The Postal Service is planning on reducing the hours at many post offices as part of its PostPlan. (NICHOLAS KAMM / AFP/Getty Images)
The Postal Service’s planned reduction in force for thousands of postmasters and the shortening of hours at many post offices is being delayed.
The RIF date for postmasters was originally scheduled for the end of summer and early fall but will be pushed back to Jan. 10, 2015, as the Postal Service continues to work with employee unions to transfer as many postmasters into new positions as possible.
Darlene Casey, Postal Service spokeswoman, said the agency has been working with employee groups for more than two years on PostPlan — a restructuring of post offices.
“We have been diligent in our attempts to deploy reduction in force avoidance processes that will assist those Postmasters who may be impacted as a result of this restructuring,” Casey said.
Besides reducing the number of postmasters PostPlan includes reducing the hours at many post offices from two to six hours a day.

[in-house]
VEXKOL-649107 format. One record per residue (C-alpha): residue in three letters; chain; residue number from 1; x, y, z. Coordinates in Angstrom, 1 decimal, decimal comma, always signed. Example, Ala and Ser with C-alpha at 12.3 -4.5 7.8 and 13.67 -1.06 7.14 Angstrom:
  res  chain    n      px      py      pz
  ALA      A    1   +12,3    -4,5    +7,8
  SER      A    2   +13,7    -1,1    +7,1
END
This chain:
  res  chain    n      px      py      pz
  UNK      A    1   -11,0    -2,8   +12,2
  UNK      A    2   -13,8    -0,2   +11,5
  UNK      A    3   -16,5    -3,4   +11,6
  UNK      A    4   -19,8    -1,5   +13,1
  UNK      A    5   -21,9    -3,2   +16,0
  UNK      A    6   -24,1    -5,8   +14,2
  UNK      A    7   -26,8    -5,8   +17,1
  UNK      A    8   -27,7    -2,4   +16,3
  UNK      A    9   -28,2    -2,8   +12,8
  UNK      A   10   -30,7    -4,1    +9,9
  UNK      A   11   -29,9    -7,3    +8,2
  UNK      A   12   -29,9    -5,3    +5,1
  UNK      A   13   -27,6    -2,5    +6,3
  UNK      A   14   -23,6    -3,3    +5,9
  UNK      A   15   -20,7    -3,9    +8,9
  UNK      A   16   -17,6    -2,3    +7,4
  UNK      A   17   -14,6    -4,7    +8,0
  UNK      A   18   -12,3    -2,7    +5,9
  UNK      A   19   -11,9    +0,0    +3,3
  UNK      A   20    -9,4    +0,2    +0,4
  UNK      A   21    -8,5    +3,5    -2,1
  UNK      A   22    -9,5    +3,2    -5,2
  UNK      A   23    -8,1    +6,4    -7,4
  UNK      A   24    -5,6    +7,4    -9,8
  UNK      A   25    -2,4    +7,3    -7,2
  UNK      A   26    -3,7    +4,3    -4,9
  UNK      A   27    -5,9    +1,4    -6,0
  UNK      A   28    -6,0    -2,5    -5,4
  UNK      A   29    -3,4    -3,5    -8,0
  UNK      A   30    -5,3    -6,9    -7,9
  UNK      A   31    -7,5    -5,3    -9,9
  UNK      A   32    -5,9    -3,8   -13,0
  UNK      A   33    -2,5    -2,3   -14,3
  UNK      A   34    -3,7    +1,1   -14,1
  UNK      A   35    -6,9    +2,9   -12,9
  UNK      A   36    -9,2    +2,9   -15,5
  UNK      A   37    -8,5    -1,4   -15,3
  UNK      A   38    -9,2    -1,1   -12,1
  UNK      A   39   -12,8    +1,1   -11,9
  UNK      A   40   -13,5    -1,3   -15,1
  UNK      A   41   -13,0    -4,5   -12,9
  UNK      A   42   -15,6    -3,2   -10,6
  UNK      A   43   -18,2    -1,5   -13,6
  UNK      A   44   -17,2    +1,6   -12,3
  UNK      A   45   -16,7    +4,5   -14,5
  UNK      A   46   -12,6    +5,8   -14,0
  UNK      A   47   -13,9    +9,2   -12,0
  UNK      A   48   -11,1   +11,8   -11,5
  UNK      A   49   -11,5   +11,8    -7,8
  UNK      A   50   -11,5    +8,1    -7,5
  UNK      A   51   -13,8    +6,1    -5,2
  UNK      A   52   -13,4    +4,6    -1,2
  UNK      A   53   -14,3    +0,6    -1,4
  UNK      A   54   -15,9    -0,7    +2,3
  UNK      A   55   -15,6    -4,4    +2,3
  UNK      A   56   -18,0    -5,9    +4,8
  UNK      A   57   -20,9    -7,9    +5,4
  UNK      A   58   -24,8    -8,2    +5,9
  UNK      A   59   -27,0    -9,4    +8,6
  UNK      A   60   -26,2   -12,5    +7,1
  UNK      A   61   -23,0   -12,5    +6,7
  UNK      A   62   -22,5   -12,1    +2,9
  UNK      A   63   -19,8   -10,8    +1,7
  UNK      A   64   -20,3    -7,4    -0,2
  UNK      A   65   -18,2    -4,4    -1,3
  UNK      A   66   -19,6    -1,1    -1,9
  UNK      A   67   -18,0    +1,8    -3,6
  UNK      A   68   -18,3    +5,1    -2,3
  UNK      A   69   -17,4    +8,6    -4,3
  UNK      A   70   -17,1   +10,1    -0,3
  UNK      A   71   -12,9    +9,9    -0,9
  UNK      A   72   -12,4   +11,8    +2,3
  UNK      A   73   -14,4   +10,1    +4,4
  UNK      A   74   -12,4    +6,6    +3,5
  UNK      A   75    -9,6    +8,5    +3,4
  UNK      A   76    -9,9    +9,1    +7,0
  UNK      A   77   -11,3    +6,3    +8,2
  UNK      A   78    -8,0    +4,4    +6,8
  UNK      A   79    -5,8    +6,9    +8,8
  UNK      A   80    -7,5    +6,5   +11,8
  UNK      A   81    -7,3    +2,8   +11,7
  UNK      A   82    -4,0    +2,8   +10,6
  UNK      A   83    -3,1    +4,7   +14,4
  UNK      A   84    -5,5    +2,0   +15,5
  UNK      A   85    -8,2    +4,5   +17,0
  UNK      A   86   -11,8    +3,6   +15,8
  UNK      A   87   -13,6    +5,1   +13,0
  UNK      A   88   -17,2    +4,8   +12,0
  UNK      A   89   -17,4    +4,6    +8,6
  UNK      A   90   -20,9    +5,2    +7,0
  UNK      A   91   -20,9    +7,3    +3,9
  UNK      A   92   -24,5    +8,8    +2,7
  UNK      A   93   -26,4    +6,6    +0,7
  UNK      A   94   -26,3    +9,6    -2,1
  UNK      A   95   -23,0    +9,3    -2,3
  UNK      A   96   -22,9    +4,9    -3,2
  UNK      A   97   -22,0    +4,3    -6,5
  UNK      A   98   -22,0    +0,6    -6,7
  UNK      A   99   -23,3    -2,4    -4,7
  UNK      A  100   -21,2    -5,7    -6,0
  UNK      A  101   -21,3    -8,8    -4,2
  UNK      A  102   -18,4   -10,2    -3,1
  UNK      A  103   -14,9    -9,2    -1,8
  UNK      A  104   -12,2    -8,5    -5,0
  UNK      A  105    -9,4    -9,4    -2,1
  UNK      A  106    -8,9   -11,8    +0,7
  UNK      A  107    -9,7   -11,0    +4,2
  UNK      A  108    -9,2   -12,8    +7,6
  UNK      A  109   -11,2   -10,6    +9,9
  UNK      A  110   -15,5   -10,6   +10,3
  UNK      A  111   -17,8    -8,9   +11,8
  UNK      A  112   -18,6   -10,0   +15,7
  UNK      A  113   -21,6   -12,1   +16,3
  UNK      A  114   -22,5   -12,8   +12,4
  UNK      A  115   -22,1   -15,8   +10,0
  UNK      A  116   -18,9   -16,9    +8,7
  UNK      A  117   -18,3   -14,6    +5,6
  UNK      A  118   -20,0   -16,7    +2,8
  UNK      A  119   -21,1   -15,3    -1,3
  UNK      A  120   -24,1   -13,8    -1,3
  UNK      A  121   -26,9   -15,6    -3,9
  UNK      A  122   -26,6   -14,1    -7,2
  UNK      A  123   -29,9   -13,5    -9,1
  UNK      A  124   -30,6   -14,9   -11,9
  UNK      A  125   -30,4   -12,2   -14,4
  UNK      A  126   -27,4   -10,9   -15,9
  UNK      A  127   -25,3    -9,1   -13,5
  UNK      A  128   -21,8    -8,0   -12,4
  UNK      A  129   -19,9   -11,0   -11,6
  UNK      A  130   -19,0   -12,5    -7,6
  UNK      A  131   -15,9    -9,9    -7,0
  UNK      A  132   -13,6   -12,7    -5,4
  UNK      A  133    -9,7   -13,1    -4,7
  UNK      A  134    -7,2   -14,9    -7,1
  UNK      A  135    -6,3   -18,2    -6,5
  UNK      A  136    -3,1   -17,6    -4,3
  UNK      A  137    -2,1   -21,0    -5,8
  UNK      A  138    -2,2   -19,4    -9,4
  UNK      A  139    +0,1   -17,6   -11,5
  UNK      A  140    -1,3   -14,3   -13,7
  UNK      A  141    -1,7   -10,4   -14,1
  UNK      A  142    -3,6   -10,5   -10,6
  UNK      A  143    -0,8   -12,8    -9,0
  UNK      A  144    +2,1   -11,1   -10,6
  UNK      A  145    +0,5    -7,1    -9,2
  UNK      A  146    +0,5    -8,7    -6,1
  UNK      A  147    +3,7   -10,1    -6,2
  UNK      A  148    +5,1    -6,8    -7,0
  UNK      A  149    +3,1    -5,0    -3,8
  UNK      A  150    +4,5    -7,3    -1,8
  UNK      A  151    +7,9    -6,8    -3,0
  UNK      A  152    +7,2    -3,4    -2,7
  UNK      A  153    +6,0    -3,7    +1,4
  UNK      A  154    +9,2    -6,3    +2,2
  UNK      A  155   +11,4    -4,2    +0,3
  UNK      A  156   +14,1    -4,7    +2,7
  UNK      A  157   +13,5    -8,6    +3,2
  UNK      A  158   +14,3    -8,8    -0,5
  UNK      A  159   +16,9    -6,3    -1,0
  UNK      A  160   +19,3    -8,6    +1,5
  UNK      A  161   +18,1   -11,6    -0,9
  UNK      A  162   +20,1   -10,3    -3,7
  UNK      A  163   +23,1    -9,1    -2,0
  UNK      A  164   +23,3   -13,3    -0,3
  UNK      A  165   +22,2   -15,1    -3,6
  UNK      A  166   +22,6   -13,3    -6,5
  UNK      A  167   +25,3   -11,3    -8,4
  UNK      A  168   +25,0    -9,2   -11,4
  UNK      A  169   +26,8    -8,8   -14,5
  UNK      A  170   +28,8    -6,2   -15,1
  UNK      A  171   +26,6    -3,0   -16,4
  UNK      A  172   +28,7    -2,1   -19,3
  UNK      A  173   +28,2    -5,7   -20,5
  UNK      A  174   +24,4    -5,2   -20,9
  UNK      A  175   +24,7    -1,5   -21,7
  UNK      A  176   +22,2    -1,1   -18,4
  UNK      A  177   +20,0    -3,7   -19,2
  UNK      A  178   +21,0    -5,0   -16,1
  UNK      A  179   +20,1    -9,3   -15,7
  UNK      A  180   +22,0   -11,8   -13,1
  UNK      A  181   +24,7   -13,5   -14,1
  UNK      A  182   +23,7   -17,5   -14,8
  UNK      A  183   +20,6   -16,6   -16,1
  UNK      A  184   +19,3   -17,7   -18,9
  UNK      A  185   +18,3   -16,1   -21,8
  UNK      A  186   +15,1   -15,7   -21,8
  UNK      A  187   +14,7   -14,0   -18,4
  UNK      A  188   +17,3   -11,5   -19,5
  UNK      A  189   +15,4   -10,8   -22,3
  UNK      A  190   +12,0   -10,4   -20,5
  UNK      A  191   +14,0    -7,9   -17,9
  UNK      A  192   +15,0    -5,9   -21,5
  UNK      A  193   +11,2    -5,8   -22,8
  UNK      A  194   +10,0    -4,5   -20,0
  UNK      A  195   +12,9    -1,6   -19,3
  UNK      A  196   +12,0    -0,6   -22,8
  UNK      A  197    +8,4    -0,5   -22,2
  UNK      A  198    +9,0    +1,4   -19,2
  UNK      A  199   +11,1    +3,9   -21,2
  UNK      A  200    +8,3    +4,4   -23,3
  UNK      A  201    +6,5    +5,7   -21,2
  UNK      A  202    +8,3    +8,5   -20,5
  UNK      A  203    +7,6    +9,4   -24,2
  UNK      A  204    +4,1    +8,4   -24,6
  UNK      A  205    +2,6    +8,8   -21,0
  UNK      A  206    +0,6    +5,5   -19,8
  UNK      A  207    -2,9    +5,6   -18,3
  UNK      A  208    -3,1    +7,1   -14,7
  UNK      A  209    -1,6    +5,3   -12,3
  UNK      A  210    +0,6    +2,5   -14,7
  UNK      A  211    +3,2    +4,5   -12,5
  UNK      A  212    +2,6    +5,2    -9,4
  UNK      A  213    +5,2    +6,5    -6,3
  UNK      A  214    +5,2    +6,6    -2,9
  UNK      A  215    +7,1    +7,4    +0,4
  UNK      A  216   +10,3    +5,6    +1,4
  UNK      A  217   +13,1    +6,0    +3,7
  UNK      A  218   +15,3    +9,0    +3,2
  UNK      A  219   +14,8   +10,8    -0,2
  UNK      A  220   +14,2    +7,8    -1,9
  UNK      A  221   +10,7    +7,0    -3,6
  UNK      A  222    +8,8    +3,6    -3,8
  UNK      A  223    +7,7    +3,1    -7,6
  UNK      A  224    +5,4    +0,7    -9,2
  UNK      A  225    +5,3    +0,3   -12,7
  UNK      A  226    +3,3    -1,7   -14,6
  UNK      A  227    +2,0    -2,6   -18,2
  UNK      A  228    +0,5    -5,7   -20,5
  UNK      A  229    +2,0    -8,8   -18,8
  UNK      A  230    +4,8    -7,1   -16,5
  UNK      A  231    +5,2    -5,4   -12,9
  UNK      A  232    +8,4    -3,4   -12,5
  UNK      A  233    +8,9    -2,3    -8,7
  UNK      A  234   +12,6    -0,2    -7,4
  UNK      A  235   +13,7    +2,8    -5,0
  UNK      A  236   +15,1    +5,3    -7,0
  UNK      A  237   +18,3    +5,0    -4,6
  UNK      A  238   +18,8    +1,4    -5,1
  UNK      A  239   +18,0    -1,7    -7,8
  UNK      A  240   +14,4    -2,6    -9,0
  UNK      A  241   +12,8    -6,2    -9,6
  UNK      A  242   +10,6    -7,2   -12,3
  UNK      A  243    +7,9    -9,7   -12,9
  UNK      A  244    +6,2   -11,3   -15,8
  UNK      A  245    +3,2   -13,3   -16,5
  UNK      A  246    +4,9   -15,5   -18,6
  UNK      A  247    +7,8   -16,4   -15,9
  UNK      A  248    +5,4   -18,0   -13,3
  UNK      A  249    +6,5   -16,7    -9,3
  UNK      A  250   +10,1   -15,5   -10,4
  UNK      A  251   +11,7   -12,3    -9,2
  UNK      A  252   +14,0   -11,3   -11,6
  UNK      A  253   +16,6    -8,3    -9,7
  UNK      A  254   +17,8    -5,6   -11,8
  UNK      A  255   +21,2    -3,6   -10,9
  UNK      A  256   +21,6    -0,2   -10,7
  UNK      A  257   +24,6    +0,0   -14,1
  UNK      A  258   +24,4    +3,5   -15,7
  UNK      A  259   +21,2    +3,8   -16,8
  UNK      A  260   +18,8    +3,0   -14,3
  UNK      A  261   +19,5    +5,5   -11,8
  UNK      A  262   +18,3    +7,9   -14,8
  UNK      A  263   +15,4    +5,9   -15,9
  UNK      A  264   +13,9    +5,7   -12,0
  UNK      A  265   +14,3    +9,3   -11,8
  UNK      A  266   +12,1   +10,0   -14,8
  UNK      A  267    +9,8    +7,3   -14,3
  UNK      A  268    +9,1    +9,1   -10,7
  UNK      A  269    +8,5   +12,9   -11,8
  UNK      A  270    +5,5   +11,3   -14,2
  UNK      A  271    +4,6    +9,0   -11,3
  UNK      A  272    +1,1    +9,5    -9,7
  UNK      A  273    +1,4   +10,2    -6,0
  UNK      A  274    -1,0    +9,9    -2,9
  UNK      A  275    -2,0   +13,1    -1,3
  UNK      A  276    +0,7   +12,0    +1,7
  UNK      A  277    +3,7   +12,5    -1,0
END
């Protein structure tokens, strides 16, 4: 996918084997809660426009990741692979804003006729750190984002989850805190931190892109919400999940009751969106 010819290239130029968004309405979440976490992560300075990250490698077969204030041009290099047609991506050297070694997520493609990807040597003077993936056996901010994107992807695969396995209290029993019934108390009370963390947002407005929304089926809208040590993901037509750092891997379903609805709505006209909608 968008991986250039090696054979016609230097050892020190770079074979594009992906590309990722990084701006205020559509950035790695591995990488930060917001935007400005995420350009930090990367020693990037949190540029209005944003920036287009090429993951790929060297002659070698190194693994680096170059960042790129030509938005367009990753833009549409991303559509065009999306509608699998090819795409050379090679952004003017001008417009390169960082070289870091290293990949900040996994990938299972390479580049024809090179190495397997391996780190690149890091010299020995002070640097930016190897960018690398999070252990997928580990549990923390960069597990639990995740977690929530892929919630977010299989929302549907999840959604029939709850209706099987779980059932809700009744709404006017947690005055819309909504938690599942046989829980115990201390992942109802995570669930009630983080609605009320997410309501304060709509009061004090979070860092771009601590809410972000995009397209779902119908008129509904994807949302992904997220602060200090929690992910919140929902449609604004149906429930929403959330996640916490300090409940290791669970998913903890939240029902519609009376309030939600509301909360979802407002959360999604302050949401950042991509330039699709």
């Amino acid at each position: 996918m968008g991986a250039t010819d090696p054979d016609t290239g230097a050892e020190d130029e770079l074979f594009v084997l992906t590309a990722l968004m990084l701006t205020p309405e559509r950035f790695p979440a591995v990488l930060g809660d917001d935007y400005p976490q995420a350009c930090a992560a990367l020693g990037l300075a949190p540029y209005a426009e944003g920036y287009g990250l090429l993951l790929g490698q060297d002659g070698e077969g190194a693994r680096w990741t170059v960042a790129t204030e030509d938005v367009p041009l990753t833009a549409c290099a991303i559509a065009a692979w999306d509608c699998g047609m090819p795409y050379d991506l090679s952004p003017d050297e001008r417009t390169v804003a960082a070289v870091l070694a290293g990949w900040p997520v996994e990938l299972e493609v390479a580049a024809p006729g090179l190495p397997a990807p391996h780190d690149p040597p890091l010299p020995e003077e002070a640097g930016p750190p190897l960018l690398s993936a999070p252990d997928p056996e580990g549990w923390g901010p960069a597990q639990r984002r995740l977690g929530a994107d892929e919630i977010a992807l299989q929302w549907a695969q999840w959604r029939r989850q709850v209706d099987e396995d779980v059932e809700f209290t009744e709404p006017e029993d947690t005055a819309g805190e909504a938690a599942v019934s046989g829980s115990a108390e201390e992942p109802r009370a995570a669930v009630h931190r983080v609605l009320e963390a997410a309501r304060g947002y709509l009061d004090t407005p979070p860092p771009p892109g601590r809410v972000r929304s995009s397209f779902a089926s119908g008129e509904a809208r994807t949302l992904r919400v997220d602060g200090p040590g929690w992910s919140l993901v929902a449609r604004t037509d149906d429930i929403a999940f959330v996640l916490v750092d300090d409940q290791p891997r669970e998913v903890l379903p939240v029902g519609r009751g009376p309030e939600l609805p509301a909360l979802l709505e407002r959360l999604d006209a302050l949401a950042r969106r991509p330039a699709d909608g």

The Postal Service has offered buyouts and early retirements to thousands of postmasters and other employees over the last few years. The agency couldn’t comment more specifically on how many postmasters were affected by the delay of the RIFs and how many could be relocated, saying the agency is still working with postmaster groups on the issue.
The National Association of Postmasters (NAPUS) wrote in a message to its members that specific RIF dates and possible early retirement notices will be released in the coming weeks while the Postal Service evaluates the remaining 3,200 post offices as part of its PostPlan.
“It is still the intent of Postal Headquarters to find a landing spot for every Postmaster who wants to stay in the Postal Service,” NAPUS president Tony Leonardi wrote in the letter. “Postmasters need to help themselves to become good candidates for available positions and be flexible about new opportunities.”
A postmaster who did not want to be identified for fear of retribution said there are not enough jobs available to accommodate all of the postmasters who want one.
She said the changes to the post offices that will follow the loss of the postmasters, such as shorter hours, will not help make the Postal Service financially viable in the long run.